Lawrence LeBlond for redOrbit.com – Your Universe Online
SpaceX has proven to NASA that it is a viable contender in the launch of scientific missions to the International Space Station and now it wants to prove it can also send payloads into space for the US government, stating that it can save the country $1 billion annually in doing so.
However, despite the company’s status as a venerable launch provider, another longstanding “monopoly” over national security launches is preventing SpaceX from getting that chance. Now, CEO Elon Musk just announced that his company is filing an official protest complaining about United Launch Alliance’s (ULA) unfair control over national security launches, according to a report from The Verge.
More than anything else, Musk said he just wants the current deals reexamined.
“Let’s shine some sunlight on this,” he said during a conference call, picked up by The Verge. “As I’ve said, sunlight is the best disinfectant. If everything’s fine, then I guess that’s great. But that seems unlikely to me.”
Musk said the US Air Force would do well to cancel its current 36-core contract that the ULA has recently bid on, and wait until SpaceX receives its formal certification. Once that goal is met, Musk said that a legitimate competition can ensue to see which of the companies is truly most deserving of the Air Force deal.
It seems like a fair scenario for Musk and his SpaceX team, but it is likely one that Boeing and Lockheed will not respect.
When Boeing and Lockheed joined forces in 2006 to begin government launch operations under the ULA name, it ultimately led to the company pulling in $3.5 billion in annual funding from the government, according to a handout distributed at a SpaceX media event today.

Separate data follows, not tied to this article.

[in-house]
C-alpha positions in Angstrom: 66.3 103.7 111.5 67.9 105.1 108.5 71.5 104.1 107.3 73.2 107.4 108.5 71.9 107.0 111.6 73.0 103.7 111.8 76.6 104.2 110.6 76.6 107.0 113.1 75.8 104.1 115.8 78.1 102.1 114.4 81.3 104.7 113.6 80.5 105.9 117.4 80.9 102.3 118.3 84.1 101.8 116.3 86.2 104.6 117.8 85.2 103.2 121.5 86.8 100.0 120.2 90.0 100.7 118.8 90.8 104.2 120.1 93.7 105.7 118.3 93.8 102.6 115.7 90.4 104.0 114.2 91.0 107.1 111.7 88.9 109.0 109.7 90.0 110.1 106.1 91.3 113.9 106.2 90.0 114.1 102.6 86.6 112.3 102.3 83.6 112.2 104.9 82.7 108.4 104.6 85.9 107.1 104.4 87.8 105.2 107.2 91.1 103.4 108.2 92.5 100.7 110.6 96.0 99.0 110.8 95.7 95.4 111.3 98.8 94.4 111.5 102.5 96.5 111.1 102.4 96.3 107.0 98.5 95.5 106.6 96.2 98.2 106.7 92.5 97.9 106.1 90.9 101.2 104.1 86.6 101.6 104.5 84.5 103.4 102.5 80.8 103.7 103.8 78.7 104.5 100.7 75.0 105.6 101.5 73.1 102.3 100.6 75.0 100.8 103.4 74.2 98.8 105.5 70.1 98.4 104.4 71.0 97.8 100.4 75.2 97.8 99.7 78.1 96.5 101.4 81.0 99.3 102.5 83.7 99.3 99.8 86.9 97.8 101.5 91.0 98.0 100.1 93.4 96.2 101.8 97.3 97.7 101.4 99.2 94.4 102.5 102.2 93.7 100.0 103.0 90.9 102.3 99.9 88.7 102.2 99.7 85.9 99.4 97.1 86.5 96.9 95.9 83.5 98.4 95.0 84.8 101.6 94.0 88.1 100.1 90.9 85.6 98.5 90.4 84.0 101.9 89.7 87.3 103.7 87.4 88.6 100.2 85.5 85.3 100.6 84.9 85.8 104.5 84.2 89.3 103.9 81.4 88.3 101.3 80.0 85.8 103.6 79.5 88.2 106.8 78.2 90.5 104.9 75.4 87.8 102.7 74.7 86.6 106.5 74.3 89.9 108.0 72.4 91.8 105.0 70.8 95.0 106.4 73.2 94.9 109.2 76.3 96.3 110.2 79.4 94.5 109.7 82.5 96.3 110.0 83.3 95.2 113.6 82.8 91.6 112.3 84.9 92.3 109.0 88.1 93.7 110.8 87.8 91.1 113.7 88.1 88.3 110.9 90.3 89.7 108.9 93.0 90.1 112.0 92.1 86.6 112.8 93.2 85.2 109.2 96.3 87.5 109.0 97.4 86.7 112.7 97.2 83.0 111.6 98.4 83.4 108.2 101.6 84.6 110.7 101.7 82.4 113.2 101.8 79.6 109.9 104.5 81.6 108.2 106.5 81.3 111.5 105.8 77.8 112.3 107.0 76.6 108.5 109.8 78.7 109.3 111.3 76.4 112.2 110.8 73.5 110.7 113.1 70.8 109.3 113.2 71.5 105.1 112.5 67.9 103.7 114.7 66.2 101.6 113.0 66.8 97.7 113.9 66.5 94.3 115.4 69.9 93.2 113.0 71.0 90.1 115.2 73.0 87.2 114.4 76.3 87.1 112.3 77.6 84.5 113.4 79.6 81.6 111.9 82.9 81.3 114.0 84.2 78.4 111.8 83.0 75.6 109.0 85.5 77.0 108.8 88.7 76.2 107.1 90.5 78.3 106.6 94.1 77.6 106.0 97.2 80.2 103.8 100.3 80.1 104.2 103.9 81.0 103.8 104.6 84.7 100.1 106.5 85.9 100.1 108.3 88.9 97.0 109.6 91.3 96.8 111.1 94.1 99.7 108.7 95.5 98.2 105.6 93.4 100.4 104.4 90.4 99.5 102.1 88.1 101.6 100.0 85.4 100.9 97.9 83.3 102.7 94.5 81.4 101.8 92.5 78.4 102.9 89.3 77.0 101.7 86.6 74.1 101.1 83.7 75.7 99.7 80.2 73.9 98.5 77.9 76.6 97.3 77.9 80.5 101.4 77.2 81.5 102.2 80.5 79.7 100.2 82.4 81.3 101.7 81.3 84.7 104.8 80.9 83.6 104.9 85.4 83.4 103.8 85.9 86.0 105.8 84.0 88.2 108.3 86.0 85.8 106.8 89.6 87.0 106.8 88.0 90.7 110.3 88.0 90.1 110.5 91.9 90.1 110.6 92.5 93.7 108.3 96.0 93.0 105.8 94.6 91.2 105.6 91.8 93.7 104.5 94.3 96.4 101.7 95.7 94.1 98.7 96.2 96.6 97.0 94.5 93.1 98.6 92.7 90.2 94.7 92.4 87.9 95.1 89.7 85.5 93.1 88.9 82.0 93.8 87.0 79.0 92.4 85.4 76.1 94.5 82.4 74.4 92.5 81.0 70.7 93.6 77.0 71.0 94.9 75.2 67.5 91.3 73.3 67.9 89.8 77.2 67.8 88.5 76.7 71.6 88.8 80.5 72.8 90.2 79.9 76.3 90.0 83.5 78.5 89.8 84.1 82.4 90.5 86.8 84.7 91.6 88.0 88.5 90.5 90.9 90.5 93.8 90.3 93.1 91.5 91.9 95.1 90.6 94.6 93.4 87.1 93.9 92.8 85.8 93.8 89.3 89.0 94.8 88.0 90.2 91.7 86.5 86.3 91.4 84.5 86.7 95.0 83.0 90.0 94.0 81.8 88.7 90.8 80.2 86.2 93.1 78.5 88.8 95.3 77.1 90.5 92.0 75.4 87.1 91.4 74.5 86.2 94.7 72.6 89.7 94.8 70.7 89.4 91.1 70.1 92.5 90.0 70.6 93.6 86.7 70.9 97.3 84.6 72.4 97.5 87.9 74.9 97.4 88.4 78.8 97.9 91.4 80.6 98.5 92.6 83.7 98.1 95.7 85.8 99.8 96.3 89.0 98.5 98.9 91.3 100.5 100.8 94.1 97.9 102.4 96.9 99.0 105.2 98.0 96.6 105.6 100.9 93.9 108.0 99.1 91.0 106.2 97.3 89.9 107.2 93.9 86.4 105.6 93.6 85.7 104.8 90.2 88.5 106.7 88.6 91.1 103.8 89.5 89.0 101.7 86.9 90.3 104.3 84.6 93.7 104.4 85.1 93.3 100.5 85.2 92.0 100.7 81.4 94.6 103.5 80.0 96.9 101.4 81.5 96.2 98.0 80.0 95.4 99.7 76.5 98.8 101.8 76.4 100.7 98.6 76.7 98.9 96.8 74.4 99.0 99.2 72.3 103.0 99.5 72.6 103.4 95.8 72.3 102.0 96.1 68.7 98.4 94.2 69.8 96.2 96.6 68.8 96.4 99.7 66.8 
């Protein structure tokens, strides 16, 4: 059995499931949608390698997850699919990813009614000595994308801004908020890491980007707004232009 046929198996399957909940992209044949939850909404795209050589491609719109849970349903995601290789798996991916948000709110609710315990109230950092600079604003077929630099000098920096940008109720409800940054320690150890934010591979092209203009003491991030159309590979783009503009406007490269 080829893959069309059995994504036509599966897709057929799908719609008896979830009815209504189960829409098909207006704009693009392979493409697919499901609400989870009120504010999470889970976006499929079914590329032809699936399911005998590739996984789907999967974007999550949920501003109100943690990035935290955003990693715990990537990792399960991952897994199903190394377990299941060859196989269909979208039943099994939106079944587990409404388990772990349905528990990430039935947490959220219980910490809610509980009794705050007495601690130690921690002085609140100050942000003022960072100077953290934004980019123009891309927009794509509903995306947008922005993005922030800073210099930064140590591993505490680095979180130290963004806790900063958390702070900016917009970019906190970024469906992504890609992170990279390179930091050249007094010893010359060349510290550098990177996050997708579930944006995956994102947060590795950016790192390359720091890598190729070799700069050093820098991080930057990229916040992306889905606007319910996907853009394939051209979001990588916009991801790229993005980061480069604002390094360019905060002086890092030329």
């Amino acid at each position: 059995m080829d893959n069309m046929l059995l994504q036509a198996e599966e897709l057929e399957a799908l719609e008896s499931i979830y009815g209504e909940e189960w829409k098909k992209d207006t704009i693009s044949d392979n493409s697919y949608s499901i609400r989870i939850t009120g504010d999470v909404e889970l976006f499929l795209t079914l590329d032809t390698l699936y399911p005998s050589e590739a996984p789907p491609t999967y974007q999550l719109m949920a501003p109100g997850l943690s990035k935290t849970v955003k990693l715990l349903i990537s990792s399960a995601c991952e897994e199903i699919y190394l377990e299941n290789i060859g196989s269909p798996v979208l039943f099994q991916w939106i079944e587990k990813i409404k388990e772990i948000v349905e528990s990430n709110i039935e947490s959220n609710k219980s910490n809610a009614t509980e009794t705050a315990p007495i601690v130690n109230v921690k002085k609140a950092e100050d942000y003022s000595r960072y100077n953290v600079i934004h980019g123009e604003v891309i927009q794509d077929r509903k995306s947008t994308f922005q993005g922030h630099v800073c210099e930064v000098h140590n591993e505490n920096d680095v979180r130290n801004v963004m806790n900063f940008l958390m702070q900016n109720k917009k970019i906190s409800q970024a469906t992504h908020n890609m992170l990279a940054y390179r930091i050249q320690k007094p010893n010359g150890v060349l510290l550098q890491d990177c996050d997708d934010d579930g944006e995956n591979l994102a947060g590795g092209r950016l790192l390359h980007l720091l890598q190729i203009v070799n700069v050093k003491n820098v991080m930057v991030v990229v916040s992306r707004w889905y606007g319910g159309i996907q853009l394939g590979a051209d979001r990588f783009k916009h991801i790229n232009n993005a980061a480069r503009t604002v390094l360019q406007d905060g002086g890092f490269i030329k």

Musk is confident that his company can do a much better job at a much lower cost to the government.
“What we feel is that this is not right. That the national security launches should be put up for competition,” Musk said, as cited by The Verge, adding that since SpaceX has made it clear that it can launch NASA satellites, there would be no logical reason to think it couldn’t handle government satellites as well.
With that $1 billion in savings, the government could put that money to far better uses, such as funding an entire year’s worth of operations for a dozen F-16 squadrons, Musk explained.
According to TechCrunch, SpaceX is currently building out several launch facilities in Texas and Florida. In Florida, the company is modifying launch pad 39a at NASA Cape Canaveral facility where the Apollo 11 launched from in the 1969. These facilities could potentially handle future launches for the government if SpaceX was to win itself a contract.